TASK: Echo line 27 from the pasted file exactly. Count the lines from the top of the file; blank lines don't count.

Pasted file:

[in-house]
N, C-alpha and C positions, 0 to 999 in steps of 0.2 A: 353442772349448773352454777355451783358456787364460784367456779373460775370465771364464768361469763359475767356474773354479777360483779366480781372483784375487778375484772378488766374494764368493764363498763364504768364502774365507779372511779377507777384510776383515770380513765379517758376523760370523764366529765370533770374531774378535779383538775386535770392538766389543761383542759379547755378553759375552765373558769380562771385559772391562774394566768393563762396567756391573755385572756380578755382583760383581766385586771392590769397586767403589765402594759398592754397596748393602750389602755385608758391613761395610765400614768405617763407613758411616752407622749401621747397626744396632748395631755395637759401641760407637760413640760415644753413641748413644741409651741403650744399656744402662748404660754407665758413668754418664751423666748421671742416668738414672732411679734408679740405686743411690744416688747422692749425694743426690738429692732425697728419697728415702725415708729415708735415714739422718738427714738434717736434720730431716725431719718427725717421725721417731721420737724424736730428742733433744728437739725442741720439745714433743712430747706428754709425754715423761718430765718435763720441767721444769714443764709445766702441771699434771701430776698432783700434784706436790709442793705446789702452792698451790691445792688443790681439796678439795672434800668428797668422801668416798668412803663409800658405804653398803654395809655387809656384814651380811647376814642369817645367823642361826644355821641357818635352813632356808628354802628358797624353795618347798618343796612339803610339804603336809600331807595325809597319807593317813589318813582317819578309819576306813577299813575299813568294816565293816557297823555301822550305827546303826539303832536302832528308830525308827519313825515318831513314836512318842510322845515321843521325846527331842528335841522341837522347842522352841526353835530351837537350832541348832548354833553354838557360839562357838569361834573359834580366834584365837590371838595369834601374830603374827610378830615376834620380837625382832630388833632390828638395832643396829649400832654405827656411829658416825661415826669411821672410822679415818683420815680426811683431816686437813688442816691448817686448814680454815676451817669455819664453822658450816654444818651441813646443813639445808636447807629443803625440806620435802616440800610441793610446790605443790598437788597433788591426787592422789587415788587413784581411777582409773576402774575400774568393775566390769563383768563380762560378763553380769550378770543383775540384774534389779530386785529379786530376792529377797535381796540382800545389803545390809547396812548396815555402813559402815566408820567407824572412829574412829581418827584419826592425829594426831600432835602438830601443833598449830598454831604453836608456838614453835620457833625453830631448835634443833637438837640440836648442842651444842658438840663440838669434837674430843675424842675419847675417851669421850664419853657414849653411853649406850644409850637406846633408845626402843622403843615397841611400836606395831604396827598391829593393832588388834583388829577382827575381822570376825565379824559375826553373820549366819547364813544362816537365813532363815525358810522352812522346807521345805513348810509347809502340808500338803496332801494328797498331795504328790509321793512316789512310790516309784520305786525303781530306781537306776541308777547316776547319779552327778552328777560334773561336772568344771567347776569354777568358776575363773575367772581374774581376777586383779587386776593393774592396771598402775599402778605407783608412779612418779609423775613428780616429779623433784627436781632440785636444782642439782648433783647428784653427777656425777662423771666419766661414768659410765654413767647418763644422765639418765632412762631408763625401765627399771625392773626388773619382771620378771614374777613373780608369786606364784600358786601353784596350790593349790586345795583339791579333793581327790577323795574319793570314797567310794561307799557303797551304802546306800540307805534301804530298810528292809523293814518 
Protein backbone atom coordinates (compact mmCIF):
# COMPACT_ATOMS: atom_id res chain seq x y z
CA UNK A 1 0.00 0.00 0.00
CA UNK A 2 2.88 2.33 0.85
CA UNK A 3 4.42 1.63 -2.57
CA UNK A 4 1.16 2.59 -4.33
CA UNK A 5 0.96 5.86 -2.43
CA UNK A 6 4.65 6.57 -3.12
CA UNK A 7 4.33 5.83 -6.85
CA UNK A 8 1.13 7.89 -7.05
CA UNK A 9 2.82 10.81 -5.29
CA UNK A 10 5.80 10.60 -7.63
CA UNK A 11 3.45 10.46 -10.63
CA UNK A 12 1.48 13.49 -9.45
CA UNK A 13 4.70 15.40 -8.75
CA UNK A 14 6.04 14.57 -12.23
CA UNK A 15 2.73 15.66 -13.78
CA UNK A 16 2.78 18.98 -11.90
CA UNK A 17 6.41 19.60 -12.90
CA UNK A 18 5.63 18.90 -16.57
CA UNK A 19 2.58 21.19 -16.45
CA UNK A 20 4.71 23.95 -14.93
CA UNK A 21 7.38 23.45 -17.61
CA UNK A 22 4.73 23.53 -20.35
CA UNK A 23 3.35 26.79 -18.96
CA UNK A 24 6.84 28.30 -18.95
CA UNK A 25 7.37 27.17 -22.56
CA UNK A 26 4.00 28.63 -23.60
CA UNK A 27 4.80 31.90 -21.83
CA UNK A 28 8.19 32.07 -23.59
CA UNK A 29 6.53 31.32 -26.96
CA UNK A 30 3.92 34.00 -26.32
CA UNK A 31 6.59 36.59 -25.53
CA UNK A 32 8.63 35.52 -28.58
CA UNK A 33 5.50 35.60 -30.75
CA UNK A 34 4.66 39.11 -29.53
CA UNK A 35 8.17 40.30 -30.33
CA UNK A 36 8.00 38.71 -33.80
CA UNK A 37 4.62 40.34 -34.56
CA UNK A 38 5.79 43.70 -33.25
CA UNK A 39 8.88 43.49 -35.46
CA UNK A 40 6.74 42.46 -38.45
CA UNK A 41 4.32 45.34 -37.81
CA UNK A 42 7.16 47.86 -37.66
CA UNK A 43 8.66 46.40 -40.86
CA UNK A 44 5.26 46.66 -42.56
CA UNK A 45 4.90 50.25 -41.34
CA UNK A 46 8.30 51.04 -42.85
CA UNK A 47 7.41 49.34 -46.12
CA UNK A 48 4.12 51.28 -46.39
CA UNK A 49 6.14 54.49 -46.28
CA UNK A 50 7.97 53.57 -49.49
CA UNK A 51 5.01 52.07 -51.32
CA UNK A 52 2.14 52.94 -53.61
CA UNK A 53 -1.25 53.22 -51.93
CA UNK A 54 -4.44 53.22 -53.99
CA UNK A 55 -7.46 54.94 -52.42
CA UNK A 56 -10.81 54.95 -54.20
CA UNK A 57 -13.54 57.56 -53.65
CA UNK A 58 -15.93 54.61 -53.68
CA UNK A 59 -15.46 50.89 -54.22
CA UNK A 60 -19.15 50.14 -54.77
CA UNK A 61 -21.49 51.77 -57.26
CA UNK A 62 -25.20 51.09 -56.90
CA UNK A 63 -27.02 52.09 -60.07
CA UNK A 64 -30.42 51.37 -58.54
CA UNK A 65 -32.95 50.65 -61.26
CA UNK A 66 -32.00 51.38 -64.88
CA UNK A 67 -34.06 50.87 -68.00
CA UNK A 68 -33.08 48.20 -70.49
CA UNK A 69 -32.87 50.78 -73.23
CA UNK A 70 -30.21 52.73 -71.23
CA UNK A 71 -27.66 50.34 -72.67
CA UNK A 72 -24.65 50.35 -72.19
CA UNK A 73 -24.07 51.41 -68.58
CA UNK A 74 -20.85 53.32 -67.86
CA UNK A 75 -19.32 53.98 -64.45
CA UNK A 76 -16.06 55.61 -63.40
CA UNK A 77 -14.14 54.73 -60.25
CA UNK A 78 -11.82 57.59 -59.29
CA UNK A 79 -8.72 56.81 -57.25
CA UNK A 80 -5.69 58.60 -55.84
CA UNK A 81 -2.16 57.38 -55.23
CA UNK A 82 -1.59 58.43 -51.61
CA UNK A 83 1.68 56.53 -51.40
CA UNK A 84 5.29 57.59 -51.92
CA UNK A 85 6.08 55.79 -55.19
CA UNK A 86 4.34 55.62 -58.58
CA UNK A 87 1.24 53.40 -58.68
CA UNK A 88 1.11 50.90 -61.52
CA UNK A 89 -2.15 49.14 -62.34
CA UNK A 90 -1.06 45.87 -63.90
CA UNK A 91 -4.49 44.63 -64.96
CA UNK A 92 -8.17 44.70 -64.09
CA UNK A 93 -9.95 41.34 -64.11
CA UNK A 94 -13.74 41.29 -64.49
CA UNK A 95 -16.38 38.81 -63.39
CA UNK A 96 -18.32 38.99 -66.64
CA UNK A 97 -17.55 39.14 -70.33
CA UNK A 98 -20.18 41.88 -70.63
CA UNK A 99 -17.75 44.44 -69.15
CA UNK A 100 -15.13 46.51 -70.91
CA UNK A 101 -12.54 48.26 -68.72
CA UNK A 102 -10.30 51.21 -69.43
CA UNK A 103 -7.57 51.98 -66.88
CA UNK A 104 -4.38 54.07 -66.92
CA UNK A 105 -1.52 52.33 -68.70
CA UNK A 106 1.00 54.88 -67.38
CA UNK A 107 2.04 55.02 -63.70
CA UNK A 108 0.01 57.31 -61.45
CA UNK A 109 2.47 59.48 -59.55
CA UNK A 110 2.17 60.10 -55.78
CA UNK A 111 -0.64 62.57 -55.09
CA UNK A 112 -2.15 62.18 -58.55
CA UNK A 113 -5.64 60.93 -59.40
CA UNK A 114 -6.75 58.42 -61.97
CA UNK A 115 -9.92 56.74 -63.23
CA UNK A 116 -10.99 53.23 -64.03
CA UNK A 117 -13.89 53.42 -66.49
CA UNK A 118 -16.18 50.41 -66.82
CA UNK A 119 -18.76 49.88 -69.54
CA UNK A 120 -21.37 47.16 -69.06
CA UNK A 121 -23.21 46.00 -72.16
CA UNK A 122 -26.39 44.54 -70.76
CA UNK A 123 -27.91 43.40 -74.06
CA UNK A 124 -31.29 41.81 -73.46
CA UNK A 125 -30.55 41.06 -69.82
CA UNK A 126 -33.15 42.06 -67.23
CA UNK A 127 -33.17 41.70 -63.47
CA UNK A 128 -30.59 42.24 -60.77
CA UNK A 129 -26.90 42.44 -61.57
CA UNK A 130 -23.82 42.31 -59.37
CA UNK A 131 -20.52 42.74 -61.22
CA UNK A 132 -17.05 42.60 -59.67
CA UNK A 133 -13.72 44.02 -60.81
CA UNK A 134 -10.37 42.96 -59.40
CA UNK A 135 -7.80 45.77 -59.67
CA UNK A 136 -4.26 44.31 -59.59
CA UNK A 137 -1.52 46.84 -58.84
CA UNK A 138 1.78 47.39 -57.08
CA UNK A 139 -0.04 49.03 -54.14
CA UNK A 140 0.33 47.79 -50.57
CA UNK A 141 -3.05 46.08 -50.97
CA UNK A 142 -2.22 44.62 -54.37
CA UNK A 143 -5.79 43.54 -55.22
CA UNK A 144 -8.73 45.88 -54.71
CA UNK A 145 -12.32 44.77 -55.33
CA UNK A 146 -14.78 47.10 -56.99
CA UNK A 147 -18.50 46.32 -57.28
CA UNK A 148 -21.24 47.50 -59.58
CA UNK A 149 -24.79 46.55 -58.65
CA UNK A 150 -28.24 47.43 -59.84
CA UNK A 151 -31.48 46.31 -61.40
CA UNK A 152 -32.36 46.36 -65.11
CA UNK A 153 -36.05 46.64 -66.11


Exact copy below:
CA UNK A 23 3.35 26.79 -18.96